Types Of Web Hosting

Demystifying Web Hosting: Exploring the Different Types and Their Benefits

Perhaps one of the biggest challenges when setting up a website is deciding what type of web hosting plan you’ll use.

There are hundreds of web hosting companies out there, and they use technical terms such as Shared, VPS, Dedicated, Linux, Bandwidth, Cloud, Unmetered traffic, SSD, HDD, GB, DNS, Varnish, and so on to lucrative their potential customers.

Because of this jargon, it’s pretty obvious someone who is just planning to start a website gets confused, even the developers having plenty of knowledge get confused sometimes.

If you have gone through our list of best web hosting, you might still be stuck with some question marks as to which kind of hosting is the right one for you.

To help you with that, in this post, we will see the most common type of web hosting and determine which one will suit your website.

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However, First, let’s clarify what hosting is and then we will see the different types of web hosting.

Have you ever noticed any differences while browsing any website?

I am sure your answer will be “NO”.

It’s because hosting services will not change the content of a website.

So, It can’t be distinguished.

However, all the websites are not running on the same hosting platform.

Every website has its own need, and according to the requirement, web owners select the hosting services.

Certainly, the end goal is the same in all instances: to host the files that make up a website so that users may access them.

When you open a website in a browser, you are actually receiving a bunch of codes written in different languages like HTML, CSS, JavaScript, and PHP.

Your browser converts those codes into high-level languages (understandable by humans). So, we can understand the websites’ content (images, text, videos, animations, colour, buttons).

All the codes which make a website are held in a file that needs some space to live, known as a server.

A server is a computer that keeps all your files and is capable of performing operations on them.

So that your viewers can see the content of your website from their devices.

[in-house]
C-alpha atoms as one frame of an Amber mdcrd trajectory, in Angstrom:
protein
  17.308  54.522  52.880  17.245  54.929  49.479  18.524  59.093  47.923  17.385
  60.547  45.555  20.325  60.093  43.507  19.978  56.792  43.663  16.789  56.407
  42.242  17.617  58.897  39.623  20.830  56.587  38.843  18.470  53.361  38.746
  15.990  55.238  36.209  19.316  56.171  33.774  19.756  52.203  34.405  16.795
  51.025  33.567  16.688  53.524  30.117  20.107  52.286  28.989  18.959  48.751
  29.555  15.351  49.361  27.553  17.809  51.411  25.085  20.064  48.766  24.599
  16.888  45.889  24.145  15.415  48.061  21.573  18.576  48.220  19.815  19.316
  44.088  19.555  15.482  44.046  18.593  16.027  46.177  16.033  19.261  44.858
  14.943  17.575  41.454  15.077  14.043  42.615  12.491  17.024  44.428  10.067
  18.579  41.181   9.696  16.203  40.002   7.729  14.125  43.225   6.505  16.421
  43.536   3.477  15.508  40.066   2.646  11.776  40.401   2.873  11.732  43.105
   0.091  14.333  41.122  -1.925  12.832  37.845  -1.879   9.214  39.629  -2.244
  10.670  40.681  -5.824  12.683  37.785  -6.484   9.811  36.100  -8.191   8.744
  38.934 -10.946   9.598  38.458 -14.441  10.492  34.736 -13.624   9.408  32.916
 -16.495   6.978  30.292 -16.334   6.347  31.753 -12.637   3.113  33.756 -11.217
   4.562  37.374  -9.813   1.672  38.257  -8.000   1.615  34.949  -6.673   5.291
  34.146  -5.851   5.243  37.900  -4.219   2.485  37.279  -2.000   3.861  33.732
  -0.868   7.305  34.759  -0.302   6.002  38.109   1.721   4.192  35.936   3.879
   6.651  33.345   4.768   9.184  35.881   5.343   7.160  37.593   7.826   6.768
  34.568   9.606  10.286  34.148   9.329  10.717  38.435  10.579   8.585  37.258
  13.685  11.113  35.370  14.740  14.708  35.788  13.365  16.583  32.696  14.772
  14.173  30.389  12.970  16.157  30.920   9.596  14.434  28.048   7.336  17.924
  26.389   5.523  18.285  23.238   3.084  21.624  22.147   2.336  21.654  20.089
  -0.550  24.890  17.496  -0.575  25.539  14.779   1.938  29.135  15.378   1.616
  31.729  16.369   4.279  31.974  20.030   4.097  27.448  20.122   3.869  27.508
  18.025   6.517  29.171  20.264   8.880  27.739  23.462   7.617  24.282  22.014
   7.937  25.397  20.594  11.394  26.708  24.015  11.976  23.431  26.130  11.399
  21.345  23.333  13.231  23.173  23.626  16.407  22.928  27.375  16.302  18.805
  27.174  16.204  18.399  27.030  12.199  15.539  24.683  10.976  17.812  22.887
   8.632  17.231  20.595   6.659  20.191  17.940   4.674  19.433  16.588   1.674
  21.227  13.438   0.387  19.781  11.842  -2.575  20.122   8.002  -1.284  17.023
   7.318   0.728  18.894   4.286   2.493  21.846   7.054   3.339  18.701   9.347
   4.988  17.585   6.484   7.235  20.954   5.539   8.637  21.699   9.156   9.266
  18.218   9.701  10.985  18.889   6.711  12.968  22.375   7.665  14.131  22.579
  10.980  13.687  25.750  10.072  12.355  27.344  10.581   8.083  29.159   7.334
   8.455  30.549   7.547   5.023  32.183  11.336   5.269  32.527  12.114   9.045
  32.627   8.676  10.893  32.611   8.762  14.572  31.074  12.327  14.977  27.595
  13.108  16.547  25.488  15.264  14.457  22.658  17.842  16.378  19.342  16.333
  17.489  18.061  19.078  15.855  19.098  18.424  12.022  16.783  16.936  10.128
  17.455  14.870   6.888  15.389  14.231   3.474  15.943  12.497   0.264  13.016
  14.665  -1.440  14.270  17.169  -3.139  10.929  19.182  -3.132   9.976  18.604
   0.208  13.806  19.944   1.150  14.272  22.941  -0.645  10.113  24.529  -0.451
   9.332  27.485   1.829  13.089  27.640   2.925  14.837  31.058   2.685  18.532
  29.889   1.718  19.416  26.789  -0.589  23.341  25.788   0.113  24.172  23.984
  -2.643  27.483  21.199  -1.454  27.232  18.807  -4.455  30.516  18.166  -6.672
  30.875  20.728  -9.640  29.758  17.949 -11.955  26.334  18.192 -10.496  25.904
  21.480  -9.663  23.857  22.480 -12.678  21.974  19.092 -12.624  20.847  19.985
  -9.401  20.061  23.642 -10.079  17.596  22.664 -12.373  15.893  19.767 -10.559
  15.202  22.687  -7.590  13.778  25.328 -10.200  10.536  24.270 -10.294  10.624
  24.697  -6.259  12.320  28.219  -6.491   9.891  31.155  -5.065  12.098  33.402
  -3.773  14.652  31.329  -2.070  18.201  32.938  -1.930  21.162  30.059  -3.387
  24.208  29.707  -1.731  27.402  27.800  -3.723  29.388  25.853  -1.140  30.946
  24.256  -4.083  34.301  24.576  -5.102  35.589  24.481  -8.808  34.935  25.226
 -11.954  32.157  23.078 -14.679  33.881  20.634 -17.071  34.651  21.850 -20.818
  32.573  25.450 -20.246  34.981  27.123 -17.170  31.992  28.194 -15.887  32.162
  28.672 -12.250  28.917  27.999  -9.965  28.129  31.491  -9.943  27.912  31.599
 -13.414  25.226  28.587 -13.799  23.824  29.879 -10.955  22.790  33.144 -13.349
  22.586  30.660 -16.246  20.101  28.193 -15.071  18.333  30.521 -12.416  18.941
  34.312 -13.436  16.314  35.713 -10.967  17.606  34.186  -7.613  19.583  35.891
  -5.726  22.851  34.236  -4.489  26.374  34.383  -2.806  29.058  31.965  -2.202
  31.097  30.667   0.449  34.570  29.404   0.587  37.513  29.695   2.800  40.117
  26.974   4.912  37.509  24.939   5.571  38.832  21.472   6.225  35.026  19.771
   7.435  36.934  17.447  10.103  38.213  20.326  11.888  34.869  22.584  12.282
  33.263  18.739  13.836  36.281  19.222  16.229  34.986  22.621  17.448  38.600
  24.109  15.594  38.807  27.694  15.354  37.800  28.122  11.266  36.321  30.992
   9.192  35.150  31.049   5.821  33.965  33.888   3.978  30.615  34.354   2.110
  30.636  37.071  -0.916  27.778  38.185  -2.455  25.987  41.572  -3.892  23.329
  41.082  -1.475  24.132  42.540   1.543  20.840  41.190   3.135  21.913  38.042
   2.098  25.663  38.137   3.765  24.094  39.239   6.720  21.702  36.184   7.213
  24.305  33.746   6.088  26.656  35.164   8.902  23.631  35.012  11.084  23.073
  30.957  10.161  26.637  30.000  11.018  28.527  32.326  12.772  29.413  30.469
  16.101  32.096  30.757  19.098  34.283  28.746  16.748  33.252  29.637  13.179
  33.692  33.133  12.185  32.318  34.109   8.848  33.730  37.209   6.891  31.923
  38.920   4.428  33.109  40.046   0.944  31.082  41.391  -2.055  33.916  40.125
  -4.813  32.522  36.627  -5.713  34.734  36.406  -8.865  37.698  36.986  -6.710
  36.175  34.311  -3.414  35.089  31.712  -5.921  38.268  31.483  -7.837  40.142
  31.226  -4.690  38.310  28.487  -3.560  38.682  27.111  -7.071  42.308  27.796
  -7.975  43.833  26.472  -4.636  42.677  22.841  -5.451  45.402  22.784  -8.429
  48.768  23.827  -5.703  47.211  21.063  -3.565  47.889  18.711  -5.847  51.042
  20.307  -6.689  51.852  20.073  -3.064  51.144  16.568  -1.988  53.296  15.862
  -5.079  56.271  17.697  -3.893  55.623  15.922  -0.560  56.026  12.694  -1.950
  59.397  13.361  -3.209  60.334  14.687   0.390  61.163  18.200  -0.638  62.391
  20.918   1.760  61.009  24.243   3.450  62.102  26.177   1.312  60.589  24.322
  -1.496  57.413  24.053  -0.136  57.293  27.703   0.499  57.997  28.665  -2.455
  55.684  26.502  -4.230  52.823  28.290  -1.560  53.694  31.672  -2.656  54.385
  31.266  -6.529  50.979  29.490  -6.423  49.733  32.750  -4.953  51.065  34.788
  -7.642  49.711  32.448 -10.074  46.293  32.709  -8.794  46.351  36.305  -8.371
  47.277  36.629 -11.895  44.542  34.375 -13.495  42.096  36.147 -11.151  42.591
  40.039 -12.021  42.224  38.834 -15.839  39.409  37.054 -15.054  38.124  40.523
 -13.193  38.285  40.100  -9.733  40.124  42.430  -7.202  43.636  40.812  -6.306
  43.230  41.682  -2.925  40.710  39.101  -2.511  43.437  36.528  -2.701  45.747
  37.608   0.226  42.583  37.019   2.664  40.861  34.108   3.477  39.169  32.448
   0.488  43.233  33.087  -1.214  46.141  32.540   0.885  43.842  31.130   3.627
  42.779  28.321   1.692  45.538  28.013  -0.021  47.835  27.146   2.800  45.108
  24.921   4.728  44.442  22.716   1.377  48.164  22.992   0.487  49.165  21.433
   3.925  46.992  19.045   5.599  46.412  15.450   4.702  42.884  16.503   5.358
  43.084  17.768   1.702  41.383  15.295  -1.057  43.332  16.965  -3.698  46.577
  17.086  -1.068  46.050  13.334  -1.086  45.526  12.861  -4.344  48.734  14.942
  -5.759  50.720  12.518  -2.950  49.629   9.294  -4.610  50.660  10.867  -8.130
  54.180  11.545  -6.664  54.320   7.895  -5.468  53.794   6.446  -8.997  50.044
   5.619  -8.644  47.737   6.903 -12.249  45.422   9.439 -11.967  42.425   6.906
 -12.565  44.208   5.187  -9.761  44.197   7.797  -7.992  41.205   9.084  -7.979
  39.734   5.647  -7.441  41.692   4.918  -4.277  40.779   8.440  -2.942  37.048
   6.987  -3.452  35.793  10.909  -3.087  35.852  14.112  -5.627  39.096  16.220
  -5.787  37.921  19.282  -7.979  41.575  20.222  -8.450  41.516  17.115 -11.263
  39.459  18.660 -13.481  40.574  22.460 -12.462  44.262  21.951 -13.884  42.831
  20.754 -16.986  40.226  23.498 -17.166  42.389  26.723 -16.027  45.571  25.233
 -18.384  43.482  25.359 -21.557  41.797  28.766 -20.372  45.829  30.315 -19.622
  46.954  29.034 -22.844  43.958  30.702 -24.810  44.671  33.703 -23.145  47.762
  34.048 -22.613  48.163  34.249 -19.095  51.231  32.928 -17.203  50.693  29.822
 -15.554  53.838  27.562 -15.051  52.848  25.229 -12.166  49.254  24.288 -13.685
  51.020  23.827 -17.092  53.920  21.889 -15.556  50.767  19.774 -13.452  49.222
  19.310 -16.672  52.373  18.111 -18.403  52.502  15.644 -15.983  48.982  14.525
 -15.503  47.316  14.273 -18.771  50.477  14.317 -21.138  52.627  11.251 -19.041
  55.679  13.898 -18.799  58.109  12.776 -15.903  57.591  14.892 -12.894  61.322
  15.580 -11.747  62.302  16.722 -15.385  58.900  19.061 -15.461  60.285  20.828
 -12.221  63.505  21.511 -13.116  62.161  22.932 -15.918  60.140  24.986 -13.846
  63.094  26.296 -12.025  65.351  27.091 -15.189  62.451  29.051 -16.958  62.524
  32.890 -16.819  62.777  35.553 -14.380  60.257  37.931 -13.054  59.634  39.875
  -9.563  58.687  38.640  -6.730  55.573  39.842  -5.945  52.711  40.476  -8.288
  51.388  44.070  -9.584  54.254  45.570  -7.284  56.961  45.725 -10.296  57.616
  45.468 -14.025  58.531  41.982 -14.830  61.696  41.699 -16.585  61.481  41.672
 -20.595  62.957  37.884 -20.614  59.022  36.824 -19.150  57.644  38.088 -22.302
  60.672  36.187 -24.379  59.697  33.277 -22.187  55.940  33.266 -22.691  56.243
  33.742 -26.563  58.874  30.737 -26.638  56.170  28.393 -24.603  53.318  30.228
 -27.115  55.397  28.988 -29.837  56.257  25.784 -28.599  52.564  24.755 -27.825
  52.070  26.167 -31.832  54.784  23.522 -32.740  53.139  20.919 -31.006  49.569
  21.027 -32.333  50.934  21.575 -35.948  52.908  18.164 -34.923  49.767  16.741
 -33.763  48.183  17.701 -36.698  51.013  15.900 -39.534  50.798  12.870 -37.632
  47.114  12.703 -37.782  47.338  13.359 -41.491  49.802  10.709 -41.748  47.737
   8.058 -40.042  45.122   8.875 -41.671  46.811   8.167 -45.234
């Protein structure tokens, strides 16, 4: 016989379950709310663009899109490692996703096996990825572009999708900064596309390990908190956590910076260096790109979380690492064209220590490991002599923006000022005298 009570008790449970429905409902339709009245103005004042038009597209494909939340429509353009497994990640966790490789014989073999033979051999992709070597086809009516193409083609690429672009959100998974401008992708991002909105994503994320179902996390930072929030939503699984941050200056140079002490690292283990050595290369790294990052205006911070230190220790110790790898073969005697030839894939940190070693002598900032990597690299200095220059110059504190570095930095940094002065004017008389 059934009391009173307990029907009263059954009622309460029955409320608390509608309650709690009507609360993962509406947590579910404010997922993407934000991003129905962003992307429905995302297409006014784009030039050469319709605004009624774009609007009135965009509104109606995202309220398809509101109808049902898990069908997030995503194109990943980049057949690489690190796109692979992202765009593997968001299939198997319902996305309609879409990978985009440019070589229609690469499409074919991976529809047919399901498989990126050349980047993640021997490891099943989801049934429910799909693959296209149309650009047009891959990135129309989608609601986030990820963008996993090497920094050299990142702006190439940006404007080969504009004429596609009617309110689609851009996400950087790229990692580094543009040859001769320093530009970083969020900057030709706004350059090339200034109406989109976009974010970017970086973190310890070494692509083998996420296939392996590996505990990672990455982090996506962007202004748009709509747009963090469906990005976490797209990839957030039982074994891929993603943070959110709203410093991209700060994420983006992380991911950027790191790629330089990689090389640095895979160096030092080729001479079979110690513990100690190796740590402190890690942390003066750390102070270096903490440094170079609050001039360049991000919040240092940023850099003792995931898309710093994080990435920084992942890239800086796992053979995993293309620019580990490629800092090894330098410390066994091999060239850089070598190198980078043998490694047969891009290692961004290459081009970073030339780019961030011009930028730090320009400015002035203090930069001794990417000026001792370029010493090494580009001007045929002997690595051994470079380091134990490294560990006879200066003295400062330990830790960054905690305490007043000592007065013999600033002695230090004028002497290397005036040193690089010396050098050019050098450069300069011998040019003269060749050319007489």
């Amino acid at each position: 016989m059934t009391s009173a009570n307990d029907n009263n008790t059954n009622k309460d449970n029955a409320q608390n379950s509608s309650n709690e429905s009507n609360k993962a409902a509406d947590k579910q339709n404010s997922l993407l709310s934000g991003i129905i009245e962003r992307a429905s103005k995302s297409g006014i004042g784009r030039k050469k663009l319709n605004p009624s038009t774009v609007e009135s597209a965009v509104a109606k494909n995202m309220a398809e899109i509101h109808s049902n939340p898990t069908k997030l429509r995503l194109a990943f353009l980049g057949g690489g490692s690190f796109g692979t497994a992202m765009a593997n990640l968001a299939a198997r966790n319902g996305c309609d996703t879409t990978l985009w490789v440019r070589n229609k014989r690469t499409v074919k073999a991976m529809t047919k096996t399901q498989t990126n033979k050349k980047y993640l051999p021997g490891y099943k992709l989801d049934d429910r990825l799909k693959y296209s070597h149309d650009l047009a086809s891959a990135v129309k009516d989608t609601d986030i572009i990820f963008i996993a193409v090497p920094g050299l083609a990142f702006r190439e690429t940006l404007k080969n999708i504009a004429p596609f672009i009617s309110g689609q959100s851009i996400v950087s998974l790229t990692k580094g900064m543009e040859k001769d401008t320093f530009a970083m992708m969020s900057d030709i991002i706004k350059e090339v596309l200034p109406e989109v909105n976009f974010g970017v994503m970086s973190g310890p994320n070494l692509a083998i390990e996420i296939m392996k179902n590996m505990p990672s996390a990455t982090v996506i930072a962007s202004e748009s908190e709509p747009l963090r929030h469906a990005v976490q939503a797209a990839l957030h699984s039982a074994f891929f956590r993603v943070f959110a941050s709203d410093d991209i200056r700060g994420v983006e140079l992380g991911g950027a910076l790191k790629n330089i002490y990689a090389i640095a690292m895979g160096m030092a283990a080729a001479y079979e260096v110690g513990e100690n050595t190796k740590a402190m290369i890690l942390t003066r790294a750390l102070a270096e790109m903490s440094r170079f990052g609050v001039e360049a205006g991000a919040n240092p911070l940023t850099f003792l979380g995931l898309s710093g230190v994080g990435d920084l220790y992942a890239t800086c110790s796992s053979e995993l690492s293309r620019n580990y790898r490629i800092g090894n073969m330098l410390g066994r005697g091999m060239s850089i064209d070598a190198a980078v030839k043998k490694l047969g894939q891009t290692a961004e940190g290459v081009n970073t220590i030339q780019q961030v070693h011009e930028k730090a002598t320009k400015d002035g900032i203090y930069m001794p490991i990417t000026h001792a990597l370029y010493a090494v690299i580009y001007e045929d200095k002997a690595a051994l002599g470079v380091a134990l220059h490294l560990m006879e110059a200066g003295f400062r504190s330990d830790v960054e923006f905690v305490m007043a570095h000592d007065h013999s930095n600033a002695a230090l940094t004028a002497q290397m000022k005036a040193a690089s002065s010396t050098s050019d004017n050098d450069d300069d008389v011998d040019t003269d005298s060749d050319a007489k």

It includes a processor, memory, a hard disc, and an operating system.

In addition, the hosting company offers additional services such as malware scanning, backup, server management, support, web builder and so on.

These services depend on the hosting plan you have selected as well as it varies from company to company.

So far, everything is in order? Okay, then let’s get into more specifics.

1. Shared Hosting

Yes, you guessed it right. Shared hosting means just that. Your website is hosted on a server shared by other websites.

Shared hosting is extremely cost-effective but also not a great choice for a website having high traffic.

Let me put it this way.

Remember how your computer shared the same memory space, CPU speed, and RAM for the various tasks you perform on it?

Exactly, In a shared hosting environment, the host (Company) allocates a single server to a large number of users. Hundreds of other websites run on a single server, and your website’s performance depends on the other websites.

Assume on your server there are 100 websites, that share the server’s resources and one of them has lots of visitors, which consumes 80% of the server’s memory, then the other 99 sites will be left with only 20% of the server’s memory. This leads other websites to go down and load slowly for the visitors.

So is shared hosting really a good choice?

Absolutely YES! It can be great for housing development sites, small business websites, portfolio websites, first blogs/sites, test sites or websites where traffic is less.

If you are a beginner or are still learning, don’t hesitate to go with shared hosting services.